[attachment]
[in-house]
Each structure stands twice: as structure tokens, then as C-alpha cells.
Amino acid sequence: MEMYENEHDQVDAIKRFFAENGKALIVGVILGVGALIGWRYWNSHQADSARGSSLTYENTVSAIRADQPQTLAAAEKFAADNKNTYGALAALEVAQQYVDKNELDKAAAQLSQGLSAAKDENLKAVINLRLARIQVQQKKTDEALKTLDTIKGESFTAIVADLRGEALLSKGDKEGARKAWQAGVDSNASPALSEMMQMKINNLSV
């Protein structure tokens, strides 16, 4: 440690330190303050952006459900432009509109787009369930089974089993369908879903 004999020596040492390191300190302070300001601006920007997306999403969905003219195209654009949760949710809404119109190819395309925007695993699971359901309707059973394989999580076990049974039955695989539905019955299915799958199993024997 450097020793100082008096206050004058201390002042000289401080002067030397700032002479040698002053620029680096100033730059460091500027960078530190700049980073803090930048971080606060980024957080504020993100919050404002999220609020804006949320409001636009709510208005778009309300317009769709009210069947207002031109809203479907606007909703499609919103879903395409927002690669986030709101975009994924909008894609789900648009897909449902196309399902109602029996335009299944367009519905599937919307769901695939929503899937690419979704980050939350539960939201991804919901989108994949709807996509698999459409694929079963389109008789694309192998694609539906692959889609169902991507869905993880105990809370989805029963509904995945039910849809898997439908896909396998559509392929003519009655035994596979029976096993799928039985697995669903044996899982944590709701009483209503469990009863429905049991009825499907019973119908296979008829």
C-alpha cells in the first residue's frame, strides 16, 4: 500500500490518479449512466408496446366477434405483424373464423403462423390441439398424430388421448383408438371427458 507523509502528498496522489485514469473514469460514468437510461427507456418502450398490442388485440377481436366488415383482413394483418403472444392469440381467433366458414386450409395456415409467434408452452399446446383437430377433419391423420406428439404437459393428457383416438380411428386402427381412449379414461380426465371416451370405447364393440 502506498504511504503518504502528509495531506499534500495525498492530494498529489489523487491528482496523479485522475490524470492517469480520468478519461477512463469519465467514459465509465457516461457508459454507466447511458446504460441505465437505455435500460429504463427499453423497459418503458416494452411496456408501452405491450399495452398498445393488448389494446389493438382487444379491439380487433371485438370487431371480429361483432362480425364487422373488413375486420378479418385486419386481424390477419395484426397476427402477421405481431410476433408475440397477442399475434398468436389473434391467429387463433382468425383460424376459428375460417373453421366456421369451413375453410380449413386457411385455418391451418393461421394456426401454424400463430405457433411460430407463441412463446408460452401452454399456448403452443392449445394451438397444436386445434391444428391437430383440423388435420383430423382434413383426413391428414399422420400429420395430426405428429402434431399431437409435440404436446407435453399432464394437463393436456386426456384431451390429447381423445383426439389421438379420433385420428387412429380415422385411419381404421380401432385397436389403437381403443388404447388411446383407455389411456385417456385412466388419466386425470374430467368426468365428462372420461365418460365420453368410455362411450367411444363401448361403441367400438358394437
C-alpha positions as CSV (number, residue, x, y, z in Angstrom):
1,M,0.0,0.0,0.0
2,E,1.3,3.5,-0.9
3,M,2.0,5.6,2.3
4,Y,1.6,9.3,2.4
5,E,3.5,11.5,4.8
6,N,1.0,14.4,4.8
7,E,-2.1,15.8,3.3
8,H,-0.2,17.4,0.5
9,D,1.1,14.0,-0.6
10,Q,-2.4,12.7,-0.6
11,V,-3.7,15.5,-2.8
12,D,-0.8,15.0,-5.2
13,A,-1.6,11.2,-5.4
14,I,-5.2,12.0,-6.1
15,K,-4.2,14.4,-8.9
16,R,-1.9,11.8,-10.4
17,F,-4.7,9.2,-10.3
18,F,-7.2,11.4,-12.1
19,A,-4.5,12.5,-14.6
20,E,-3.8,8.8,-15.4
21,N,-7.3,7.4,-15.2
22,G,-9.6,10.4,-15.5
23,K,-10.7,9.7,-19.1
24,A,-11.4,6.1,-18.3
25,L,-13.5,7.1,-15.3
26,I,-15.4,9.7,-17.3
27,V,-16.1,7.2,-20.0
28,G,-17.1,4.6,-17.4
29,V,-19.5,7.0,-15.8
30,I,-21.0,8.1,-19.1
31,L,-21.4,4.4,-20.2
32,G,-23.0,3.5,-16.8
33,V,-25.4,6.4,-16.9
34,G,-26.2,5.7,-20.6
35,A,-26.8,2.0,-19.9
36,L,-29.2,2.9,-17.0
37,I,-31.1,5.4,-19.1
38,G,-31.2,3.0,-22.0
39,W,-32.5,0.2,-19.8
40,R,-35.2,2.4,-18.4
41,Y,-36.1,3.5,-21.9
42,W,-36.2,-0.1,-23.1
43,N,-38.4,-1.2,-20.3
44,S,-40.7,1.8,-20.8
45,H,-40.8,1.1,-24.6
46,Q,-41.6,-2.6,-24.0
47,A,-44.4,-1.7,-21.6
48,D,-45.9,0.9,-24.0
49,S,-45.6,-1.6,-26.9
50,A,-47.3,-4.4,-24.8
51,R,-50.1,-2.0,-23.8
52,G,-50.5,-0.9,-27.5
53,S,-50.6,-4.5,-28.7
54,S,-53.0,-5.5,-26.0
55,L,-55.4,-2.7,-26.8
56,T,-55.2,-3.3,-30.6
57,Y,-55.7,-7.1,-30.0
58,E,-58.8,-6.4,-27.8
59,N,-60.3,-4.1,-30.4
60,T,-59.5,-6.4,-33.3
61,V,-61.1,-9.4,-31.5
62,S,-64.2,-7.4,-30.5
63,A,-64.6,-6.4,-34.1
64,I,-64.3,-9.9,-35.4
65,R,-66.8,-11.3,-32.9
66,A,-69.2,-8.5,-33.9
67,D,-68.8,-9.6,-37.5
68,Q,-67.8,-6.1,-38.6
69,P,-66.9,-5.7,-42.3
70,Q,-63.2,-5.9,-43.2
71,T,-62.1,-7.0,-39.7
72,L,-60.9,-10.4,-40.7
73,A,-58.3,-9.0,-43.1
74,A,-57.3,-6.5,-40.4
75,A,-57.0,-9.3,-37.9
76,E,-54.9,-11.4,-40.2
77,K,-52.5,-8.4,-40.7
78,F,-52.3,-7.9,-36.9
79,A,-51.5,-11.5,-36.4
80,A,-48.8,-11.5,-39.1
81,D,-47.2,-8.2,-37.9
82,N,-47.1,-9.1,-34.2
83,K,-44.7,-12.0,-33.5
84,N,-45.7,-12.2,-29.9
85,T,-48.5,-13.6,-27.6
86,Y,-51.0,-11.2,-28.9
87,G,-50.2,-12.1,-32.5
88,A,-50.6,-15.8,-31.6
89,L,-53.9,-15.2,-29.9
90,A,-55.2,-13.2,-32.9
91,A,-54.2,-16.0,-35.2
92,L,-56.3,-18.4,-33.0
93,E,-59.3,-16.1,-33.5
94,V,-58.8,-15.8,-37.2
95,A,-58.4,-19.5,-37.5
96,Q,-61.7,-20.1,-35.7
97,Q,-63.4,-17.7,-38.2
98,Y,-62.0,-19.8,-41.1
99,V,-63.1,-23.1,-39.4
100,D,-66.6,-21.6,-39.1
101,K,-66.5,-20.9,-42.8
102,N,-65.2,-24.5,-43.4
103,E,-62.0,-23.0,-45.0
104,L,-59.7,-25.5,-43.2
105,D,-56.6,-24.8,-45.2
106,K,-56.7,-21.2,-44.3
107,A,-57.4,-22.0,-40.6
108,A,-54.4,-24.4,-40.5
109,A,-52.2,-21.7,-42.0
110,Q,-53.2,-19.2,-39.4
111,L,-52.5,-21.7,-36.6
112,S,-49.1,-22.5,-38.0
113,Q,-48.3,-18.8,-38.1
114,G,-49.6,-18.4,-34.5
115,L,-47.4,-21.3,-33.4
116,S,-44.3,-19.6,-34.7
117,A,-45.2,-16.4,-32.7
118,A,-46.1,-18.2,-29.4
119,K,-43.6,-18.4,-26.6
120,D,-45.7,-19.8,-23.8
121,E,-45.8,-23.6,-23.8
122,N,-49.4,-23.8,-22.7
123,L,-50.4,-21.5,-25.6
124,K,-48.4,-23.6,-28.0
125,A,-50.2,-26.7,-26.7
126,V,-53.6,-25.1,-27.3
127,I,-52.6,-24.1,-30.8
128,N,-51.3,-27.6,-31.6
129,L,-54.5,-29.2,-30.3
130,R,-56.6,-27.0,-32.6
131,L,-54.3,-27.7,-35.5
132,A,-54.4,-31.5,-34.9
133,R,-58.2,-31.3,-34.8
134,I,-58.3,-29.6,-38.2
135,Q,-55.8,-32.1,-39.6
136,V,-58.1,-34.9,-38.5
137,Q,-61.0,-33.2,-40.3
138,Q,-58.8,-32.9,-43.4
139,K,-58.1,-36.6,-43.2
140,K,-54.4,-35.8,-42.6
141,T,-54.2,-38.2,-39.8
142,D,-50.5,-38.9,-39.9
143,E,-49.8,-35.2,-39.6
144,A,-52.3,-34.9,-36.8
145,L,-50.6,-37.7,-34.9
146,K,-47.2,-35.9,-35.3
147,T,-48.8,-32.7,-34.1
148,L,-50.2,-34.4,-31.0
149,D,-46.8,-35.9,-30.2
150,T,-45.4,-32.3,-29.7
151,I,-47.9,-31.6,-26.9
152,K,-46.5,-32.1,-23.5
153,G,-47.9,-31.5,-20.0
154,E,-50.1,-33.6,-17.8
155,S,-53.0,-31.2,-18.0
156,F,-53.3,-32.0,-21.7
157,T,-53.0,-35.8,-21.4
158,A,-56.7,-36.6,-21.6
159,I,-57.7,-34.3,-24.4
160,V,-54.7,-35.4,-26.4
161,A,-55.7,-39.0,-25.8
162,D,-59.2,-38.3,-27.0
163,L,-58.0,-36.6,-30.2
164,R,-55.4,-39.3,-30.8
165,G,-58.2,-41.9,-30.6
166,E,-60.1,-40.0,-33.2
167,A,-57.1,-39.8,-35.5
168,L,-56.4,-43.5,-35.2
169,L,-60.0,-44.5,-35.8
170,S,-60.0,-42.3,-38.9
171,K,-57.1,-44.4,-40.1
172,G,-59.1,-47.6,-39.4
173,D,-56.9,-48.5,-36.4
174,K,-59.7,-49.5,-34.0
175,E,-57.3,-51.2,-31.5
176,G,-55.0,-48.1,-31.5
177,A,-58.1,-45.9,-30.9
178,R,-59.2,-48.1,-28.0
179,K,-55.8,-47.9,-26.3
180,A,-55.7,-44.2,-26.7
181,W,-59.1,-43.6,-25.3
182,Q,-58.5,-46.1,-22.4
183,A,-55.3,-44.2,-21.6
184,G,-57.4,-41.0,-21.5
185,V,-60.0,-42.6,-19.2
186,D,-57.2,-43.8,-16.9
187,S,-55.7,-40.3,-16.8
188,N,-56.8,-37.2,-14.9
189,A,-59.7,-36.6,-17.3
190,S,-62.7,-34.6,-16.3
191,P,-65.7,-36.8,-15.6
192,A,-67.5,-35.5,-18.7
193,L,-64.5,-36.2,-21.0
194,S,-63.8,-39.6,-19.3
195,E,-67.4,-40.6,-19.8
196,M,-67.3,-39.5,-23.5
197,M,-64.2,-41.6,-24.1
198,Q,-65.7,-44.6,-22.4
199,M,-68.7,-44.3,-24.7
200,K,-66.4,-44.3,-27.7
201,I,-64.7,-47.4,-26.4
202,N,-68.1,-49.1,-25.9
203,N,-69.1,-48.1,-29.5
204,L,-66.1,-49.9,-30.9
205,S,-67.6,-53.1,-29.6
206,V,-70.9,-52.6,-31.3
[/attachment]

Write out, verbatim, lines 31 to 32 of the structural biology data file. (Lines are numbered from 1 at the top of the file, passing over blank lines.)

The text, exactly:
25,L,-13.5,7.1,-15.3
26,I,-15.4,9.7,-17.3